Plant
Volume 3, Issue 2, March 2015, Pages: 15-19

Distribution of Stem Rust (Puccinia graminis f. sp. tritici) Races in Ethiopia

Endale Hailu1, Getaneh Woldaeb1, Worku Denbel2, Wubishet Alemu3, Tekelay Abebe4, Agengehu Mekonnen5

1Ambo Plant protection Research centre, Ambo, Ethiopia

2Kulumsa Agricultural Research Centre, Asella, Ethiopia

3Sinana Agricultural Research Centre, Bale Robe, Ethiopia

4Alemata Agricultural Research Centre, Alamata, Ethiopia

5Sirenka Agricultural Research Centre, Amhara, Ethiopia

Email address:

(E. Hailu)

To cite this article:

Endale Hailu, Getaneh Woldaeb, Worku Denbel, Wubishet Alemu, Tekelay Abebe, Agengehu Mekonnen. Distribution of Stem Rust (Puccinia graminis f. sp. tritici) Races in Ethiopia. Plant. Vol. 3, No. 2, 2015, pp. 15-19. doi: 10.11648/j.plant.20150302.11


Abstract: Wheat is one of the most important cereal crops of Ethiopia. Stem rust caused by Puccinia graminis f. sp. tritici is amongst the biotic factors which can cause up to 100% yield loss if susceptible cultivar grown and epidemic occurs. The highland of Ethiopia is considered as a hot spot for the development of stem rust diversity. This study was carried out to determine virulence diversity and race distribution of P. graminis f. sp. tritici in Ethiopia. Eighty (80) wheat stem rust samples were collected in 2013 cropping season from Oromia, Amhara and Tigray region. Of the samples collected, 66 were analyzed on to the 20 stem rust differential lines.  A total of 9 races were identified, which includes TTKSK, TTKTF, TTKTK, JRCQC, TKTTF, TTKSC, TRTTF, SRKSC and RRKSF. Race TTKSK was dominant and widely distributed in the Oromia and Amhara regions with 52% frequency; it was not isolated in Tigray region. The most virulent and new  race, TKTTF which causes localized stem rust epidemic in Bale and Arsi was predominantly distributed in Oromia region with 36.4% frequency value. Most of the genes possessed by the differentials were ineffective against one or more of the tested isolates. Only stem rust resistance gene 24 was found to confer resistance to all of the races isolated in this study. This gene could be used in combination with other genes through gene pyramiding in breeding for resistance to stem rust in Ethiopia.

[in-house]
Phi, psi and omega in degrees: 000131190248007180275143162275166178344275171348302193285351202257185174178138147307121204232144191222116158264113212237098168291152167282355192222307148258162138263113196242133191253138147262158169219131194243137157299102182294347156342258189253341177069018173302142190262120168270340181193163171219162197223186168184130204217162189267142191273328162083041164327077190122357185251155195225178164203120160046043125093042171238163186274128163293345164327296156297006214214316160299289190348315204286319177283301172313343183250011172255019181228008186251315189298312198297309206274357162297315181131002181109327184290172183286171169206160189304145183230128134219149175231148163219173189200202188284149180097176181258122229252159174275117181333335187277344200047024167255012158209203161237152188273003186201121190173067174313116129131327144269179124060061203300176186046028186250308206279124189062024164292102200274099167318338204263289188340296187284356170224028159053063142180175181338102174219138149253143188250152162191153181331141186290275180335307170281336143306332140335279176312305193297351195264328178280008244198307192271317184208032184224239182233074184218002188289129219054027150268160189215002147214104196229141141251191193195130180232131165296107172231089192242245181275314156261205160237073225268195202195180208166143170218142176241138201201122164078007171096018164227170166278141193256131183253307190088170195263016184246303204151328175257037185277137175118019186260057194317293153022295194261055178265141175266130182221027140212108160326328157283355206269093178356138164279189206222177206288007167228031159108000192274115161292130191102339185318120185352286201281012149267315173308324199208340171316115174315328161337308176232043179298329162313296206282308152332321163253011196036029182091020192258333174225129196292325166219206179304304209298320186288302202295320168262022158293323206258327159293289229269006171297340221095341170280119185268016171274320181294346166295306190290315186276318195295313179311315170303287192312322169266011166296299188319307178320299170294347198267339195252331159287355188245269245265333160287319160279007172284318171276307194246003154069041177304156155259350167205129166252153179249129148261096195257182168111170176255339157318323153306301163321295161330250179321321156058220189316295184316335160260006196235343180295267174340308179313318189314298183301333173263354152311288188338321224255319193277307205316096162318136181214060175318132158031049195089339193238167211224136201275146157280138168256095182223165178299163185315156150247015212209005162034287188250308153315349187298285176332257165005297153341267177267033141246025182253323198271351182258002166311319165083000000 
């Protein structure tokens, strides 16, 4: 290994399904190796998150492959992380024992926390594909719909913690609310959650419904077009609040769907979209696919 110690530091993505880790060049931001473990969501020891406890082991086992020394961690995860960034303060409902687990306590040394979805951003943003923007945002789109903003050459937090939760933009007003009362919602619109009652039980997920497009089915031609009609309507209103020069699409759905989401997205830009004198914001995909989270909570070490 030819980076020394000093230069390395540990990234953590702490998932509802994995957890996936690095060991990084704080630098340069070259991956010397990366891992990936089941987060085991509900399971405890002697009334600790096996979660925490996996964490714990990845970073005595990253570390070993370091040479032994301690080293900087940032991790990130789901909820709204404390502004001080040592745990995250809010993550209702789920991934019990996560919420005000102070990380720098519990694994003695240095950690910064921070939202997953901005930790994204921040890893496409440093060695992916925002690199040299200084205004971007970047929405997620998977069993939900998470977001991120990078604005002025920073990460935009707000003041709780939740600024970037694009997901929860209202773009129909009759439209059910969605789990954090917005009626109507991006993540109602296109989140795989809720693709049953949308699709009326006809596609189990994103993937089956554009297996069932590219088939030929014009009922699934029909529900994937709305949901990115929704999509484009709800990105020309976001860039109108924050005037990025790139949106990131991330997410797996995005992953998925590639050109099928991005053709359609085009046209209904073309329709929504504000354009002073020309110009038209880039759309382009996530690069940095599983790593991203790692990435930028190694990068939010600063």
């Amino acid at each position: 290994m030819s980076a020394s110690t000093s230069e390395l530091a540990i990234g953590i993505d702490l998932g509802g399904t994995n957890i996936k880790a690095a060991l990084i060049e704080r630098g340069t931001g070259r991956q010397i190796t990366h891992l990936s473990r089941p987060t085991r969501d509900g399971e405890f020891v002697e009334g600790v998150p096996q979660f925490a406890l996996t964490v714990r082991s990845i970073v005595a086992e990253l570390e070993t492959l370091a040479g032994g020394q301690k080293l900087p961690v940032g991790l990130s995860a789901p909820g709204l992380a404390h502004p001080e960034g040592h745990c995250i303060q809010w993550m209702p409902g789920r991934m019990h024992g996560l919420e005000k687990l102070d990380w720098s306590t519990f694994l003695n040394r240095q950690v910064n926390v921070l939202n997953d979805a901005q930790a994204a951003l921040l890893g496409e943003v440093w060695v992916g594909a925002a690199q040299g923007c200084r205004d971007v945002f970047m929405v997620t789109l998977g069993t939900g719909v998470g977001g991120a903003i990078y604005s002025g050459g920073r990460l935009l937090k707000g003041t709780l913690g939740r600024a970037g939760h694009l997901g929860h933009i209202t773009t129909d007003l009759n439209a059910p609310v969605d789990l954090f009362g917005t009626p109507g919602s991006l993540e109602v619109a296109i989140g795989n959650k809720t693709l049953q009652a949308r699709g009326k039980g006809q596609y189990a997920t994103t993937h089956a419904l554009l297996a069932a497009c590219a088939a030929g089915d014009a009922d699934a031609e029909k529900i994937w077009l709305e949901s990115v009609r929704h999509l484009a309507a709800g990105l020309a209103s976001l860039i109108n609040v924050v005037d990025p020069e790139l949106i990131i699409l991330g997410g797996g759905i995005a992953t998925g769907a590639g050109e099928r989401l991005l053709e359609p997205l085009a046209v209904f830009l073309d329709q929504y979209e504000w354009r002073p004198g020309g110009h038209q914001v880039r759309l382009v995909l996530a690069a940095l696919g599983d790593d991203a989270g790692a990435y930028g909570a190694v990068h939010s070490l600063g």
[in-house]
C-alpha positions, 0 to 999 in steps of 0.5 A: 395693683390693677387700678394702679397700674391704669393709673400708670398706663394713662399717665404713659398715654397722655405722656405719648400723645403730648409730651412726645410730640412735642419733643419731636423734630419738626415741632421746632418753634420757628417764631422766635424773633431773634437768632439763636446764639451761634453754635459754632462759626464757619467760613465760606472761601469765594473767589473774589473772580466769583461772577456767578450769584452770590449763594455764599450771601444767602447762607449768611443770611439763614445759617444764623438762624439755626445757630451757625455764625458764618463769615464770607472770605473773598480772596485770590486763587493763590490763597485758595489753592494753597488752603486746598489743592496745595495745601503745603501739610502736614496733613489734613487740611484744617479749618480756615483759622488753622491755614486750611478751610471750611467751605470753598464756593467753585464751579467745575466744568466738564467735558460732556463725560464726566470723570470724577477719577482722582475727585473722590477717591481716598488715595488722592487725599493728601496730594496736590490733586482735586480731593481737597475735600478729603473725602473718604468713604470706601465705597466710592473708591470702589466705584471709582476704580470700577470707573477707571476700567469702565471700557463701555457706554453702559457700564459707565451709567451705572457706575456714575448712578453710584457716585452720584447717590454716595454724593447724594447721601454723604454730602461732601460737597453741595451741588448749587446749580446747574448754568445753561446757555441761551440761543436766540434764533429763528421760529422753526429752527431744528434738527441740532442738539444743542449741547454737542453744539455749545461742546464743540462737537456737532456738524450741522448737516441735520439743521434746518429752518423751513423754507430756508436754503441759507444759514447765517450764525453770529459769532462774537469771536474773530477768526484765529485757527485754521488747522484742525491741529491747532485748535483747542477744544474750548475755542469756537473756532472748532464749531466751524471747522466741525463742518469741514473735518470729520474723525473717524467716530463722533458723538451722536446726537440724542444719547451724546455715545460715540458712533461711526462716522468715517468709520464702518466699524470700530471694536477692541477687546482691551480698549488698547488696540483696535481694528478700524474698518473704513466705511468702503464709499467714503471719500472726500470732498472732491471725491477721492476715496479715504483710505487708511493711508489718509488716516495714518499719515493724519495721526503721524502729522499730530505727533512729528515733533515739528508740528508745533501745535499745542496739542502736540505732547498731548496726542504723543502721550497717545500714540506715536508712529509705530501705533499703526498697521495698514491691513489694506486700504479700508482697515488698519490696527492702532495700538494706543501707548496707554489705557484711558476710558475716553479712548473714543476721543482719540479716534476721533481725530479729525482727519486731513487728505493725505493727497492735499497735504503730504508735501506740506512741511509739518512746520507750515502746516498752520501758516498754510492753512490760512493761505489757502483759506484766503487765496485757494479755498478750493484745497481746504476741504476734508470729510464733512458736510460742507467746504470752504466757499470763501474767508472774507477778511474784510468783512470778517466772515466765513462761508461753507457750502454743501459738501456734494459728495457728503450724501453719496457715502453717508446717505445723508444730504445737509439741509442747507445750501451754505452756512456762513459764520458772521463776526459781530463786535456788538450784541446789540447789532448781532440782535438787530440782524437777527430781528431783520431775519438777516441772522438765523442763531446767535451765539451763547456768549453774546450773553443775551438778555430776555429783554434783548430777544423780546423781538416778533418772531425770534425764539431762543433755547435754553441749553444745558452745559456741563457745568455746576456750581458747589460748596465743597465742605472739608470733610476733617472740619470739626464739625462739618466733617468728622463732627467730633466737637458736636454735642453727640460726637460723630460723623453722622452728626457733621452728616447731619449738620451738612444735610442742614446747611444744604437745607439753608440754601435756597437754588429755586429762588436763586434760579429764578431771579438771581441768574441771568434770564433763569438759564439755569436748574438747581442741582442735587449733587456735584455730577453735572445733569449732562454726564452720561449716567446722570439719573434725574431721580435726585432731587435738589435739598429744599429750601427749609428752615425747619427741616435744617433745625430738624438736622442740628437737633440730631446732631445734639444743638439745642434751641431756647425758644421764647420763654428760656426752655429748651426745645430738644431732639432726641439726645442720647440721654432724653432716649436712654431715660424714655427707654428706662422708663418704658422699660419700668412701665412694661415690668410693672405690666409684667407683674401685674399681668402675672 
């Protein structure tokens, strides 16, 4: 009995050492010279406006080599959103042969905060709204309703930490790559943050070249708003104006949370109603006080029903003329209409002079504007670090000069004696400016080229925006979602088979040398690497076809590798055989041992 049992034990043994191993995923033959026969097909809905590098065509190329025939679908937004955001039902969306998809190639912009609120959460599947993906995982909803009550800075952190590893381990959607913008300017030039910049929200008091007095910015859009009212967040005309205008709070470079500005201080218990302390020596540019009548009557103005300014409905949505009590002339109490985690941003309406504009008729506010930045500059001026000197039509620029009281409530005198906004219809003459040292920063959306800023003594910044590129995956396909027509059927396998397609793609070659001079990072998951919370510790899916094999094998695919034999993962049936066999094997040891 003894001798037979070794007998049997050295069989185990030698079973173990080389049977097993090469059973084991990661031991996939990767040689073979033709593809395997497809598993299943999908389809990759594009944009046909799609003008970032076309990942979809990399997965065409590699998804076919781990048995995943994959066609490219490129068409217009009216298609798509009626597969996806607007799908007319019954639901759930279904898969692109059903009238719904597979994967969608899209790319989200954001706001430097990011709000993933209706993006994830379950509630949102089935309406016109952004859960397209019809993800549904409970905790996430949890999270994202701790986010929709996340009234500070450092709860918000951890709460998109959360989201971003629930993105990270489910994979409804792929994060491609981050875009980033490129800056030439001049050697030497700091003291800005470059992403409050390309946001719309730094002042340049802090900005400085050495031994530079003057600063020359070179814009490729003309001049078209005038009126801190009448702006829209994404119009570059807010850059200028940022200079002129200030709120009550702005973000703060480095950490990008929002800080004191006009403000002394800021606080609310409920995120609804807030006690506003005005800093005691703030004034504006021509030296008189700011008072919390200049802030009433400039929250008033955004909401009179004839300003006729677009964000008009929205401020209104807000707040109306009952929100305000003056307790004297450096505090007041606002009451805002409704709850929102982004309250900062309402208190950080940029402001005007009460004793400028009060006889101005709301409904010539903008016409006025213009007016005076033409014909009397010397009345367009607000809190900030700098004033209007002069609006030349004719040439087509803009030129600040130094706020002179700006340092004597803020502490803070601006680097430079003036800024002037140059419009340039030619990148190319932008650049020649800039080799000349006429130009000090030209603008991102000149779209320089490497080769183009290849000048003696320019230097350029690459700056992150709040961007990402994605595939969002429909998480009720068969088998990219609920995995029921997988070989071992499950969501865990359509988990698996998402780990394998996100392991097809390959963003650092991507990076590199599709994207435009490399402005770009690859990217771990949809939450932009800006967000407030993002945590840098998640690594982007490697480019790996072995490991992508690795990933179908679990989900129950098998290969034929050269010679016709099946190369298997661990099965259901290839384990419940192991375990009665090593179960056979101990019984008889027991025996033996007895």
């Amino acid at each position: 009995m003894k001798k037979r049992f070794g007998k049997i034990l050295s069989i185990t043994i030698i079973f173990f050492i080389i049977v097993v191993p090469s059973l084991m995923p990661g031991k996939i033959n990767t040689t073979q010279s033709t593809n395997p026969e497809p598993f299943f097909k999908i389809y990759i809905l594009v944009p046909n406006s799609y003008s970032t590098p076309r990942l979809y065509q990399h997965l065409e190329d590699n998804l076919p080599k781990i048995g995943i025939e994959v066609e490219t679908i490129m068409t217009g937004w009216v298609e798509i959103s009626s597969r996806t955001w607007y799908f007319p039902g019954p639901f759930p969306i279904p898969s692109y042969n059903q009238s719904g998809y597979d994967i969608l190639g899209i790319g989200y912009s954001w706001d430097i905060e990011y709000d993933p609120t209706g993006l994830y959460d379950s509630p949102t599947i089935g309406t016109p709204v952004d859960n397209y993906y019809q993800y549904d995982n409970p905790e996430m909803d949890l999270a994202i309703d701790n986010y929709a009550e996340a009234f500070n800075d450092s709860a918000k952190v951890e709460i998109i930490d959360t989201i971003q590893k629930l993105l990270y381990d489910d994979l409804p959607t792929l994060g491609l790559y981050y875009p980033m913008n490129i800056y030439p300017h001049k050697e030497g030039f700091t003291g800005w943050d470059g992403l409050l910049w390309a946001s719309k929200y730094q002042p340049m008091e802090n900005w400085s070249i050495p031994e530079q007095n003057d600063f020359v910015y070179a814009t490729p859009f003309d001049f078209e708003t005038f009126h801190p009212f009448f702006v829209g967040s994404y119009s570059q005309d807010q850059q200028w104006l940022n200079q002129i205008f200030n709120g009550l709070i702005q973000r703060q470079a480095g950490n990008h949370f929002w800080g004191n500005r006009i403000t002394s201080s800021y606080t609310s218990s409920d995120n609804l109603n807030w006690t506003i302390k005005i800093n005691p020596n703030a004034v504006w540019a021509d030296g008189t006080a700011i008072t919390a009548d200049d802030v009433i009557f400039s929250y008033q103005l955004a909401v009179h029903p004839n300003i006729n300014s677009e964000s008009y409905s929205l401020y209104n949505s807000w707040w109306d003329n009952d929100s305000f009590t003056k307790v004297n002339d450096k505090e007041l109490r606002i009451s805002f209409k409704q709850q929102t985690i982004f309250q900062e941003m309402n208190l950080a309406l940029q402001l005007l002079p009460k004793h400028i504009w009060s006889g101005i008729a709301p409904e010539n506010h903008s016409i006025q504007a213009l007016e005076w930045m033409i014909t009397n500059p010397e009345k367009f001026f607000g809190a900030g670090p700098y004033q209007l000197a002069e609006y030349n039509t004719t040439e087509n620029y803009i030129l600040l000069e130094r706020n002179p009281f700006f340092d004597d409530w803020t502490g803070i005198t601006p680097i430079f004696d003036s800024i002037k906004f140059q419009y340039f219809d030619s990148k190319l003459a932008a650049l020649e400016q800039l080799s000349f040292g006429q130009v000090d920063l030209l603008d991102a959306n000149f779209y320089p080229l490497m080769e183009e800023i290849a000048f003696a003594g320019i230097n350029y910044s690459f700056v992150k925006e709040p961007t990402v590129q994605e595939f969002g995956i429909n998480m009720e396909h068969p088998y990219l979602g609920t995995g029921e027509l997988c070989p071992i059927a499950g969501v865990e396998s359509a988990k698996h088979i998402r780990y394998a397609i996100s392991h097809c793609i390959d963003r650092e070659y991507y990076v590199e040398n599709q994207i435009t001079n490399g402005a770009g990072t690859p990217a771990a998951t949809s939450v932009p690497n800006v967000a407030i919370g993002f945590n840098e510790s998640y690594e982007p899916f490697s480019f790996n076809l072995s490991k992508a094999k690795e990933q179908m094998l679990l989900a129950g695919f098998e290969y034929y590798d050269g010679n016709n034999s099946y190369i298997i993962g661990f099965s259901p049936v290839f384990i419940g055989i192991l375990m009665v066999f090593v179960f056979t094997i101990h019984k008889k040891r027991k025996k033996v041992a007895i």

Keywords: Stem Rust Race, Puccinia graminis f. sp. tritici, Stem Rust Resistance Genes


1. Introduction

Bread wheat (Triticum aestivum L. em. Thell) is the world’s leading cereal grain where more than one-third of the population of the world uses as a staple food (Curtis, 2002). It is one of the most important cereal crops of Ethiopia (Hailu et al., 1991; Bekele et al., 2000). It ranked fourth in land coverage and total production after tef, maize and sorghum (CSA, 2013). Wheat is produced across a wide range of agro ecological and crop management regime (Belay and Tanners, 1999). The most suitable area for wheat production falls between 1900-2700 m.a.sl (Hailu et al., 1991). Despite the large area under wheat in Ethiopia the national average yield is 2.11 t/ha (CSA, 2013), which is far below the average of African and world yield productivity. The low productivity is attributed to a number of factors including biotic (diseases, insect pest and weeds) and a biotic (moisture, soil fertility, etc) and adoption of new agricultural technologies (Zegeye et al., 2001). Among these factors, diseases play a significant role in yield reduction.

Wheat is susceptible to many diseases including the highly destructive ones like rusts (Puccinia spp.), Septoria leaf blotches (Septoria tritici), Fusarium head blight (Fusarium graminearum), tan spot (Pyrenophora tritici repentis), smut (Ustilago tritici) and powedery mildew (Erysiphe graminis f.sp.tritici) (Prescott et al. 1986). Over 30 diseases have been reported on wheat in Ethiopia (Bekele 1985). Of these, fungal diseases like rusts ( stem, stripe and leaf rust), Fussarium head blight (FHB), Septoria blotch, Helmenthosporium spp., and tan spot are the dominant ones that were reported over time (Yirgou 1967; Bekele 1985;  Badebo 2002; CIMMYT 2005).

Among these rusts is the most important disease of wheat worldwide, in spite of great progress made in their control in many countries (Saari and Prescot, 1985). Rusts are the major disease of wheat since no other wheat disease could result in greater loss over large area in a given year (Loegering et al., 1967; Amanuel, 1994). Rusts can cause up to 60 percent of yield loss for leaf or stripe (yellow) rust and 100 percent loss for stem rust (Park et al., 2007). The persistence of rust as a significant disease in wheat can be attributed to specific characteristics of the rust fungi. These characteristics include a capacity to produce a large number of spores which can be wind-disseminated over long distances and infect wheat under favorable environmental conditions and the ability to change genetically, thereby producing new races with increased aggressiveness on resistant wheat cultivars.

The high virulence diversity and evolution rate of the pathogen makes a considerable proportion wheat germplasm at risk (Belayneh et al., 2009). According to Leppik (1970), the highland of Ethiopia is considered as a hot spot for the development of stem rust diversity. Furthermore, studies that were carried out in Ethiopia showed that most previously identified races were virulent on most of varieties grown in the country (Belayenh and Embet, 2005; Belayneh et al., 2009) and are among the most virulent in the world (van Ginkel et al., 1989). The past study indicated that race surveys help to generate information regarding the virulence of races and their frequency and distribution patterns across regions and over time (Belayenh et al., 2009). In addition, race survey is important to study evolvement of new races and determine virulence shifts in a population. This information help to detected new race before build inoculums and cause epidemic. Therefore, the currently study was proposed to determine the distribution and dominant virulent races of Puccinia graminis f.sp. tritici in Ethiopia in 2013.